The Sunshine Acres project was what Ewing calls a PRIDE project, an acronym the company uses internally to describe its culture and approach to business. It stands for performance, responsibility, integrity, development and excellence.

“We had been participating in large-scale community service projects for years, mostly in collaboration with other industry organizations,” Gorowitz says. “And we decided to make it our own so we could choose projects that were closely aligned with our core values of water efficiency, sustainability, education and family.”

More than 350 Ewing employees worked on the project to renovate a baseball field at Sunshine Acres in 2013. Photo: Ewing Irrigation Products

More than 350 Ewing employees worked on the project to renovate a baseball field at Sunshine Acres in 2013. Photo: Ewing Irrigation Products

PRIDE projects also give Ewing employees from across the country a chance to collaborate while giving back, Gorowitz adds.
In April 2014, more than 300 Ewing employees gathered at St. Philip the Apostle Catholic School in Dallas, Texas, for another PRIDE project. They were there to renovate a sports field, build a patio that featured lighting and a sound system, and plant garden beds to be used for hands-on classes.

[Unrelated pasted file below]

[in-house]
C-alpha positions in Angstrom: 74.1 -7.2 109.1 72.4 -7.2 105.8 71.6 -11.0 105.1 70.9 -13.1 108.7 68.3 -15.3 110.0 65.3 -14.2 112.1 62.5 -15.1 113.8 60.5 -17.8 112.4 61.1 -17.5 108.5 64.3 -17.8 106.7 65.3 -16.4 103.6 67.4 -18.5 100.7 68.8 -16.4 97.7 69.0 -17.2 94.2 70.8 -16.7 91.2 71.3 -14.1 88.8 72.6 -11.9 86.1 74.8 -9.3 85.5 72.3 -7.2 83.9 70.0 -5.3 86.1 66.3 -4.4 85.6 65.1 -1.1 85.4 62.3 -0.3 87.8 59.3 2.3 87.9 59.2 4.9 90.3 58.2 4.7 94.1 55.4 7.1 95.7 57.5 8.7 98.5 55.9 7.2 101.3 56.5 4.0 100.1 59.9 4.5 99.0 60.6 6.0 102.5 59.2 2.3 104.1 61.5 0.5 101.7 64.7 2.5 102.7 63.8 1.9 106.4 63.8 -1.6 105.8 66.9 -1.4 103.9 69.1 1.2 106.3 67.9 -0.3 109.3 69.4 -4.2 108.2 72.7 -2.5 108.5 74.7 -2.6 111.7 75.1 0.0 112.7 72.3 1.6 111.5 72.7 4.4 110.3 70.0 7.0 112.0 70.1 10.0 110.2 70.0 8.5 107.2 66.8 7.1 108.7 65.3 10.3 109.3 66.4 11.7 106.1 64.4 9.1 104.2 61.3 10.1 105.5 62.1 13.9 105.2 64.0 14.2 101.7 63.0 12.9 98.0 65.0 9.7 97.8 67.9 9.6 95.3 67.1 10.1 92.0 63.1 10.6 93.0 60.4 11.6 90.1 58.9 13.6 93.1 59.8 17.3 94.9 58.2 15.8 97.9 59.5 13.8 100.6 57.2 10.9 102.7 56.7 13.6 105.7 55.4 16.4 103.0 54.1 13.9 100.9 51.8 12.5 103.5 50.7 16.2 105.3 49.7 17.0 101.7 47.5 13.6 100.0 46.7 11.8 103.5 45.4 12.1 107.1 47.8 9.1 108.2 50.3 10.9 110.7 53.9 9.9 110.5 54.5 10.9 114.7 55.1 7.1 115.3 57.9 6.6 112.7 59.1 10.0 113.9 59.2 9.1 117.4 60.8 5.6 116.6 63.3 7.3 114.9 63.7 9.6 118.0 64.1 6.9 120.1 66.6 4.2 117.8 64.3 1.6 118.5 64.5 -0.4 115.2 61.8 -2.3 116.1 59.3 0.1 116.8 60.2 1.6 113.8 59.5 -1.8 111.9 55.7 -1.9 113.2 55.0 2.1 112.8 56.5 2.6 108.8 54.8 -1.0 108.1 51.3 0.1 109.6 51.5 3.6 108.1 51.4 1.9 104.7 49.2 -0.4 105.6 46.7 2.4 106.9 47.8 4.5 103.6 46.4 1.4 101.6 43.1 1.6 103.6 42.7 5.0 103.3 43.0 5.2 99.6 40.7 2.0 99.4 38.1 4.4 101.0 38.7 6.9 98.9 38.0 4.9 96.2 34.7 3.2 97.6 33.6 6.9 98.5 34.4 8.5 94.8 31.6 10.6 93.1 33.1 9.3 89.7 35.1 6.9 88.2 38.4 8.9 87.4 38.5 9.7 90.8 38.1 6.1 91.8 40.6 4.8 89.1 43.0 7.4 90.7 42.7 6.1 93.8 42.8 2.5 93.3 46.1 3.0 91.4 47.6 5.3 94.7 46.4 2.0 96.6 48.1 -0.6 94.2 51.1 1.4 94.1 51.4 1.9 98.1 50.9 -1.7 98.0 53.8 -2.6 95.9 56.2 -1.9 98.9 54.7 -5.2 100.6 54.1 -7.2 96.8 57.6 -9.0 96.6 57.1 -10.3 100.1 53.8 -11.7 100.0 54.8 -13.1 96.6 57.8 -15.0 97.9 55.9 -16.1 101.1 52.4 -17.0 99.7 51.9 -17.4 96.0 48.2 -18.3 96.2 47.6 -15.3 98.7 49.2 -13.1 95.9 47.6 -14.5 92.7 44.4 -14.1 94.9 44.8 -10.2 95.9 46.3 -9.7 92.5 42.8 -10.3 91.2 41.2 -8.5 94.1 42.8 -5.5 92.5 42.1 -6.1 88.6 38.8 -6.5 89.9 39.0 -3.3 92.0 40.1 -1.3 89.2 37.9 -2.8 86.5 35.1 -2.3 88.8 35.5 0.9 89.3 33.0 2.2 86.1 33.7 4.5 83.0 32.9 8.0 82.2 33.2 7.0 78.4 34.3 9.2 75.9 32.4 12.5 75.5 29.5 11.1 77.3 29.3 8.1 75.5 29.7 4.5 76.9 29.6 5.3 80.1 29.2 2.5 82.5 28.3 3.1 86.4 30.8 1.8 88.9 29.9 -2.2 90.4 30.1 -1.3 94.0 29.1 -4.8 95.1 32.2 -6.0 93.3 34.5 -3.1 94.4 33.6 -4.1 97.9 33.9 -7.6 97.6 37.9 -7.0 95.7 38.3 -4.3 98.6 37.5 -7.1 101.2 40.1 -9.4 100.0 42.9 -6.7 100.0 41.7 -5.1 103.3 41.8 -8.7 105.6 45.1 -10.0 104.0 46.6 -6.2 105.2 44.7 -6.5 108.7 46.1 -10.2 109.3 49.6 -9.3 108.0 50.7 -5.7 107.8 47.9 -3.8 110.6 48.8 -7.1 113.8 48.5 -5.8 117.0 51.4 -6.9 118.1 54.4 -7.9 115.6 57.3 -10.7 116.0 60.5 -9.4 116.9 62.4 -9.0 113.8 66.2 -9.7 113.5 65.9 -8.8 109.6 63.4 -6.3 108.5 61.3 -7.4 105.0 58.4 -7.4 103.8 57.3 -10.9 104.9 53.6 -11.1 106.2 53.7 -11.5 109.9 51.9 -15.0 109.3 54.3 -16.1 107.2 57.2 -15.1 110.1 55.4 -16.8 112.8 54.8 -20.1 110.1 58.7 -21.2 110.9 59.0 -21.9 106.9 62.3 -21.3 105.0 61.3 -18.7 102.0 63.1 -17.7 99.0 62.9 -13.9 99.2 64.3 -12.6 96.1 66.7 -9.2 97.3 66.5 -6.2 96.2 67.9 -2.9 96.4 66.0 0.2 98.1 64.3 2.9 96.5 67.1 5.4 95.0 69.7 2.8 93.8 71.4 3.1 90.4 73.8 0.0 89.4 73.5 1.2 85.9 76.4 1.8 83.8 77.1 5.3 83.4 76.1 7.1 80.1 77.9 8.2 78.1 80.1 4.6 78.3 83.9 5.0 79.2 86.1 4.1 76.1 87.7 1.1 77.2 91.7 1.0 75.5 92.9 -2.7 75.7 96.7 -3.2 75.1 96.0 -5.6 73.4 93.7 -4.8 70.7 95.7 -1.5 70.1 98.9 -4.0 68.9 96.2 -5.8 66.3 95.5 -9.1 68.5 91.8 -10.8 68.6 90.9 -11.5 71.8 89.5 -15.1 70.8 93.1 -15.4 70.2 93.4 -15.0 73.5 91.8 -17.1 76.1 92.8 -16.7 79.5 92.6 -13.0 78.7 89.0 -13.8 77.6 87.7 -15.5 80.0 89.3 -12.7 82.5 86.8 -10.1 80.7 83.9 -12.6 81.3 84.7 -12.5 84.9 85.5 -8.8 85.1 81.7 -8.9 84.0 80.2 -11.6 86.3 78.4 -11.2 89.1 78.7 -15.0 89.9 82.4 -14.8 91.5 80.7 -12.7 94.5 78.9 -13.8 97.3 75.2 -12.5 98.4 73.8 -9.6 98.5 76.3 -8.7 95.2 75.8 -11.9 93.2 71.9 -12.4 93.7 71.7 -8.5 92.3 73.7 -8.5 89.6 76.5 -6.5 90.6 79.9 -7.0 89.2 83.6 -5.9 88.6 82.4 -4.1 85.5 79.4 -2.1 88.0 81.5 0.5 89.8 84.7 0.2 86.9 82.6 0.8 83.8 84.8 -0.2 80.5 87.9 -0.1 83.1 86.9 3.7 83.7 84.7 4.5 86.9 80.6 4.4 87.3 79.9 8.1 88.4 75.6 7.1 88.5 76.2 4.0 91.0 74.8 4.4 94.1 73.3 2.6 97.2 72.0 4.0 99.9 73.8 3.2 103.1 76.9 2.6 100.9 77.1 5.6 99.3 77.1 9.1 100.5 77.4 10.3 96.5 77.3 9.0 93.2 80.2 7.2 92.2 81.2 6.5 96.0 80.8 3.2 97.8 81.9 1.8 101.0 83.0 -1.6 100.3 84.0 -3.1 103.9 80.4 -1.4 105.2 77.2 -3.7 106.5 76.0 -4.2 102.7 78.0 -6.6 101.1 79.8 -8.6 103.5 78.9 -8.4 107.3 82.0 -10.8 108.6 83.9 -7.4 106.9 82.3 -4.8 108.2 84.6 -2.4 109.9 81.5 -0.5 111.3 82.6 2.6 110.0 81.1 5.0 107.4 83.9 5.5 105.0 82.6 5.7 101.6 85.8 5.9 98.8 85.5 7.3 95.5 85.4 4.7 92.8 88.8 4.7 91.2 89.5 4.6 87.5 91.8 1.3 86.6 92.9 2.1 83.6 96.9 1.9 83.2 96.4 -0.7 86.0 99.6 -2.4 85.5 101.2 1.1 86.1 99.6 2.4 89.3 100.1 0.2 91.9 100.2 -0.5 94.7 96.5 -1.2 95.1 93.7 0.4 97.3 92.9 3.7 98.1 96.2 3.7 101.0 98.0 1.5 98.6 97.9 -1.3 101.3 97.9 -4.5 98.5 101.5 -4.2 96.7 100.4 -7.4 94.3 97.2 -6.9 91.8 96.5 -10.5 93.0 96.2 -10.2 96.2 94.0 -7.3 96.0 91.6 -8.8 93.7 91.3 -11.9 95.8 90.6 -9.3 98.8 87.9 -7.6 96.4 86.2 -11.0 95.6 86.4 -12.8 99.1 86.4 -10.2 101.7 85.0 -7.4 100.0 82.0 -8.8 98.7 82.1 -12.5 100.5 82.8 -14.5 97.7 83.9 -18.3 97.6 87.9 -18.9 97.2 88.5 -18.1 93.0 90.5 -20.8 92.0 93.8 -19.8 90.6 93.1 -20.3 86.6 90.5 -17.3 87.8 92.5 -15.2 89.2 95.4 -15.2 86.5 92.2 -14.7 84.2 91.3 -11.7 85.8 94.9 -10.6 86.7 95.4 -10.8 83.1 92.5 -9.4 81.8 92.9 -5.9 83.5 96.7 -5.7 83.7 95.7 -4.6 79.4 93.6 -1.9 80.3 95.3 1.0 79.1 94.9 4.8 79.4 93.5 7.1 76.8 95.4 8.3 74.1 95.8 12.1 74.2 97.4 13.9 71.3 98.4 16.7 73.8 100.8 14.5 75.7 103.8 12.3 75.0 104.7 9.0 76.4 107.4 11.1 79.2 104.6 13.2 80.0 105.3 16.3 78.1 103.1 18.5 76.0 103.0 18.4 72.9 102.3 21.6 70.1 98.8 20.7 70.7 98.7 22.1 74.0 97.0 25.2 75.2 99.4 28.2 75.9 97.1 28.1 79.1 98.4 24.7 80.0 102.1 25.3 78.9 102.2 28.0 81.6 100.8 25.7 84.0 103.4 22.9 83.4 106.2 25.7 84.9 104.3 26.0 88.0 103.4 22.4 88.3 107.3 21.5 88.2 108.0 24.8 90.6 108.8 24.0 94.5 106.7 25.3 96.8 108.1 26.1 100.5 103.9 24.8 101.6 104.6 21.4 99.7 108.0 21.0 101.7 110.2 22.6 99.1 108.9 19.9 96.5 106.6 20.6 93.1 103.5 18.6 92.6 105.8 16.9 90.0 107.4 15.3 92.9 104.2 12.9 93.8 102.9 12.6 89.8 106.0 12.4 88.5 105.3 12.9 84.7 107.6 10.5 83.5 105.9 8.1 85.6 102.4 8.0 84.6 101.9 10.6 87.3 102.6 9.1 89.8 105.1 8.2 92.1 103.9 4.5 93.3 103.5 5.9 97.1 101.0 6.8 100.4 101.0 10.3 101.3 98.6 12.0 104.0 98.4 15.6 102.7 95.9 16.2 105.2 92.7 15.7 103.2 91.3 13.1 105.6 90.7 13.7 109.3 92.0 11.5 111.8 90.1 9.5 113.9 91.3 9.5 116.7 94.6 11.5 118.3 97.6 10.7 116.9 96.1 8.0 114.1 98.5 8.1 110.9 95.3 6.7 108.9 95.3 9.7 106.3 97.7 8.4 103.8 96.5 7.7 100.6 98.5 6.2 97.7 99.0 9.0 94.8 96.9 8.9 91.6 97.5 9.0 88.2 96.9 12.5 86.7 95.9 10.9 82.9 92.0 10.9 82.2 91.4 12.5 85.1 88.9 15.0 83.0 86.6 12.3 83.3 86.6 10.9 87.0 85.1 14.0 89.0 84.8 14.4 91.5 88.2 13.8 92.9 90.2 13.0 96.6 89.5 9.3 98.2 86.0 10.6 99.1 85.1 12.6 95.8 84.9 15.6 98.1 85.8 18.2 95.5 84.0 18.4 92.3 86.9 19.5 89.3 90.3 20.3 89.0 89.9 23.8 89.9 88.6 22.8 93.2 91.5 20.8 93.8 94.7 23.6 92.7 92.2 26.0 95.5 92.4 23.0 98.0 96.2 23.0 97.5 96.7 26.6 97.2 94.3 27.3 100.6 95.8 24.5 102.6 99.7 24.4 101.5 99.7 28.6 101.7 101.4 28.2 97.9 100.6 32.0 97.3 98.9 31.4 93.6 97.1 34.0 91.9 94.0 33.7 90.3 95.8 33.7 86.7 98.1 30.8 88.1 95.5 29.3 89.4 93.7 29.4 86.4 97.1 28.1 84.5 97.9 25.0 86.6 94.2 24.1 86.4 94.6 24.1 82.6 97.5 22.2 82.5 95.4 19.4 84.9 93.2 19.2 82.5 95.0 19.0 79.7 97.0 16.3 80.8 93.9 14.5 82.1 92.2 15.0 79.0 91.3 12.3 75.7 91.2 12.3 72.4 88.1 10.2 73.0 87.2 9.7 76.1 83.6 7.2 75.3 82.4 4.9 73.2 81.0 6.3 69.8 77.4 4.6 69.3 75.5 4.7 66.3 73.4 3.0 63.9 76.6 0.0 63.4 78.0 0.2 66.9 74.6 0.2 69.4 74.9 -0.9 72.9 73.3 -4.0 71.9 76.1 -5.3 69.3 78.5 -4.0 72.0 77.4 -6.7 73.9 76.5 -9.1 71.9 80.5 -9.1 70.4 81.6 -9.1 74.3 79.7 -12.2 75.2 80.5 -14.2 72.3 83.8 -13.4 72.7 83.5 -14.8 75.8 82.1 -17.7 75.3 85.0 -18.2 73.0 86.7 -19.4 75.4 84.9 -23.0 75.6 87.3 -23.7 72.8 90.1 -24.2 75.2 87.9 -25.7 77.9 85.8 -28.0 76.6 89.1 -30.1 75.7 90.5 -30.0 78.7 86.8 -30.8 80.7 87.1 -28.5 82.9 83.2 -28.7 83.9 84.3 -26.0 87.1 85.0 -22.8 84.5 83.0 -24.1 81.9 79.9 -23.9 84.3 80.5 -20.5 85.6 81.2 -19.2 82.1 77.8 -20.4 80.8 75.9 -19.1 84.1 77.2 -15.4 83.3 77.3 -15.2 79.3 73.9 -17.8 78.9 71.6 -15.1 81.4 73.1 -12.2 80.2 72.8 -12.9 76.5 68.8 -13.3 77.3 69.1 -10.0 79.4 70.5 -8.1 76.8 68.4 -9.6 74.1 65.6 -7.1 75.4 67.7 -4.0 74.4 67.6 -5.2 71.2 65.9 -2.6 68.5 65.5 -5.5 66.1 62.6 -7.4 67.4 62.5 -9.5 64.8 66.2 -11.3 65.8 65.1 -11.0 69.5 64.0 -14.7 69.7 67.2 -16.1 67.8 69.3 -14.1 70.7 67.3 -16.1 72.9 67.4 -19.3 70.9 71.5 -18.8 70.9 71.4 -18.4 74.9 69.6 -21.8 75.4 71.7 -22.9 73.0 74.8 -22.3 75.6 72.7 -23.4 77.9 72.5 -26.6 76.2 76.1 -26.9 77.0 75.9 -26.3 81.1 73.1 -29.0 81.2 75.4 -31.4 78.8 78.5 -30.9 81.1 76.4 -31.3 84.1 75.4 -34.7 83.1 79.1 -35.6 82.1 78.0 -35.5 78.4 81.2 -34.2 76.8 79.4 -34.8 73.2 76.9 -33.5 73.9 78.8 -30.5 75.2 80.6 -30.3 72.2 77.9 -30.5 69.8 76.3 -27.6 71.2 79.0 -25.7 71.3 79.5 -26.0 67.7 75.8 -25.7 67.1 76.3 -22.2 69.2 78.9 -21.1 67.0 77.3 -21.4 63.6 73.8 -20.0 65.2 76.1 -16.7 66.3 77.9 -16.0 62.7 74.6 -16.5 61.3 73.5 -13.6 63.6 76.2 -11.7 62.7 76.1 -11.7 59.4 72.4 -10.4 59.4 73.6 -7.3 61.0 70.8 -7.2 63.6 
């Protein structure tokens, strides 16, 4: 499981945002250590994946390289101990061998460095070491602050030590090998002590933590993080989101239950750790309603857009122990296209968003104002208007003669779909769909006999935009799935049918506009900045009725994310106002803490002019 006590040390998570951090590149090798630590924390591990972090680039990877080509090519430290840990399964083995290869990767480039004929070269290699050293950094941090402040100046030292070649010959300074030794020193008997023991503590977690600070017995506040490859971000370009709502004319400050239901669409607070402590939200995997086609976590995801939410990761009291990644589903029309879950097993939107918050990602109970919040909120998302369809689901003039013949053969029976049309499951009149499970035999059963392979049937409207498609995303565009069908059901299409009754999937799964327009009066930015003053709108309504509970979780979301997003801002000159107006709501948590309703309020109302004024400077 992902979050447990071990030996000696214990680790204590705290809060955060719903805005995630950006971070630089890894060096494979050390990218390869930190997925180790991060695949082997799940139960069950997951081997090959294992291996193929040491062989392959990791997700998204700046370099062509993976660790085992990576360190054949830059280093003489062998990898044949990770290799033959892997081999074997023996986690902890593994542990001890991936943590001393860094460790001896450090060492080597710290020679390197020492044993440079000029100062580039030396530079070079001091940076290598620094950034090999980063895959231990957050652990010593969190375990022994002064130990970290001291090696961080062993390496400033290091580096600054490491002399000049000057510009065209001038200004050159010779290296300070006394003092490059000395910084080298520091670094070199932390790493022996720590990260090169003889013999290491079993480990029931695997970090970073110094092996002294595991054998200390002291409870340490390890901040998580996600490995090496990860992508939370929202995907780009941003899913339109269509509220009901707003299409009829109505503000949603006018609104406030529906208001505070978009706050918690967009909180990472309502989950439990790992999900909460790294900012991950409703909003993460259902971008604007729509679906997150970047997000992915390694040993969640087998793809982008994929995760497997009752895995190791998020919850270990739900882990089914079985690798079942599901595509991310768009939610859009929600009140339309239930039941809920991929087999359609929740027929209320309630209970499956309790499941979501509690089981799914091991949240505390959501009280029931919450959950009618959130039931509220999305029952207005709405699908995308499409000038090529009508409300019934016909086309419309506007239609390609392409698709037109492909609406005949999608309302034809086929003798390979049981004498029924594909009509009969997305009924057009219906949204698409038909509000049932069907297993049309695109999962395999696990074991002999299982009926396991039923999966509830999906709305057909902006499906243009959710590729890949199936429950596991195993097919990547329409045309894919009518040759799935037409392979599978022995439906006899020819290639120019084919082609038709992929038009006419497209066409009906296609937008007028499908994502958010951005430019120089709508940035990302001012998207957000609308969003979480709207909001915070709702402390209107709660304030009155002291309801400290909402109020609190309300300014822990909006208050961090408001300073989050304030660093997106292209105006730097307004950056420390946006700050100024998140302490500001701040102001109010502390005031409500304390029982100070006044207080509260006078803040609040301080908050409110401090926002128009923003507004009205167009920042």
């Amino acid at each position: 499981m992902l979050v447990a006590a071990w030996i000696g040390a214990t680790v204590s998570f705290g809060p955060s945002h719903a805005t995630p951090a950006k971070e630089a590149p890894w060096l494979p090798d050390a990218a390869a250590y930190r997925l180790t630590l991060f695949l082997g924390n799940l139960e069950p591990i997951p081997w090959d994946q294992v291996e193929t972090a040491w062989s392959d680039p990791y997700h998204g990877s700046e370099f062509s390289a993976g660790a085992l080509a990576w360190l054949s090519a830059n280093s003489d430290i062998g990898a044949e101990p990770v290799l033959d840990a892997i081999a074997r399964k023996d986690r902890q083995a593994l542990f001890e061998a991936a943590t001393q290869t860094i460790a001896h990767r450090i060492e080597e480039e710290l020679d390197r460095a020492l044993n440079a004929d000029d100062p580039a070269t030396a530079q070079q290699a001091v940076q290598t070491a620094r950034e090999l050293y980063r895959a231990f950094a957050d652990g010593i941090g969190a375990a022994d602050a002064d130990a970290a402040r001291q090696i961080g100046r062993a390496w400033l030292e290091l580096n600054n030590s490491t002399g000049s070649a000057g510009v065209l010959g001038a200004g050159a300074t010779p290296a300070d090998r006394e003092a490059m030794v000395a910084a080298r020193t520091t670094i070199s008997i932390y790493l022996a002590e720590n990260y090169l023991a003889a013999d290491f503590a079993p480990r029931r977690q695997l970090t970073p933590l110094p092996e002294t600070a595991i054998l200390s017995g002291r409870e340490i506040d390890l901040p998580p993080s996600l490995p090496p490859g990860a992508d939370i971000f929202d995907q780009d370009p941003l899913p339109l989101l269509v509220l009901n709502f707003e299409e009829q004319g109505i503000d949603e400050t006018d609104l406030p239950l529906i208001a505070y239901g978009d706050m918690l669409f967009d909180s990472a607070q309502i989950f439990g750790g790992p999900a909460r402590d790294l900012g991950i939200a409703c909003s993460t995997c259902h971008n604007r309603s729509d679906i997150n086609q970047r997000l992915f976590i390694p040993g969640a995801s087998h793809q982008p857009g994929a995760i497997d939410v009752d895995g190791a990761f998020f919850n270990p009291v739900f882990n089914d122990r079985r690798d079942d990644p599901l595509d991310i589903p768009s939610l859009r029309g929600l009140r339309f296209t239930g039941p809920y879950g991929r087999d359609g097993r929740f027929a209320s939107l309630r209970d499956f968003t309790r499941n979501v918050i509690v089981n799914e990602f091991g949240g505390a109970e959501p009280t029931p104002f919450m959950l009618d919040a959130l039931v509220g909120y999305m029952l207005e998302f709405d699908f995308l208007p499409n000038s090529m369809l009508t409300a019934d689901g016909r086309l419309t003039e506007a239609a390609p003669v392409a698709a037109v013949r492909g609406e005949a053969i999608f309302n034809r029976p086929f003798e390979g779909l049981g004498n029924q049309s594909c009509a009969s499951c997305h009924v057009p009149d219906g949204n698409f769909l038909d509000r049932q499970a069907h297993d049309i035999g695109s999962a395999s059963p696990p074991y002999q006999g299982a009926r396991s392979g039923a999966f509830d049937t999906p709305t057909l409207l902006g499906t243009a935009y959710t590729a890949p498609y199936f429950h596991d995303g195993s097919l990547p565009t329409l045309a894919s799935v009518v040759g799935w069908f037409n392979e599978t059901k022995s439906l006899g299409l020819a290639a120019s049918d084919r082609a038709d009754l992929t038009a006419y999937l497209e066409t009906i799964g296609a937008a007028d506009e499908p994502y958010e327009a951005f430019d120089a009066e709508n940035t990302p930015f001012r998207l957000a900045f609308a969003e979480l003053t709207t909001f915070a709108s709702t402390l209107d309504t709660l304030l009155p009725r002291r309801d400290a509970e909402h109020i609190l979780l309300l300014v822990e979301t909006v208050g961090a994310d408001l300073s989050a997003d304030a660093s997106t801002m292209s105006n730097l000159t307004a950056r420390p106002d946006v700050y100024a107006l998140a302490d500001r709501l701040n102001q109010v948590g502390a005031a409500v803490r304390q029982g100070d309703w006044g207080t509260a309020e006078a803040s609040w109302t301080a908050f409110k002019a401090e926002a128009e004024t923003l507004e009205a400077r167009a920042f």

Ewing donated $100,000 in materials for the project, but it’s tough to put a value on the overall project, Gorowitz says. It was a large-scale job that involved several collaborators—including Ewing vendors and customers who donated time, labor and equipment.

“It’s not part of our policy; it’s just a part of our culture,” Gorowitz says. “Our annual PRIDE project is our capstone effort. However, we participate in many service projects as sponsors, materials providers and volunteers across the country each year.”

Ewing workers often immerse themselves independently in stewardship initiatives in their own communities, and many even spearhead projects. The service mindset at Ewing trickles from the top down, beginning with the company’s ownership.

“As much as we do for the communities that we are part of around the country, we also devote the same care and attention to the employees and families that make Ewing 
successful,” Gorowitz says. “We take care of our own, as well, in times of need. We rally as one big family, and (as an employee) you know that you have the support of leadership and your peers, no matter what part of the country they live in.”


About the Author:

Geraci is a freelance writer based in Cleveland. She has worked as a professional journalist for more than 15 years, including six years as a writer for the Chicago Tribune. A graduate of Allegheny College and Northwestern University’s Medill School of Journalism, Geraci began her career as an editor at a newswire service in Washington, D.C., where she edited and distributed press releases from the White House and congressional leaders. She went on to become the community news reporter at the Jackson Hole Guide newspaper, winning two national feature writing awards. Her other experience includes working as a book editor in Chicago and as a professor of business communications at Cleveland State University.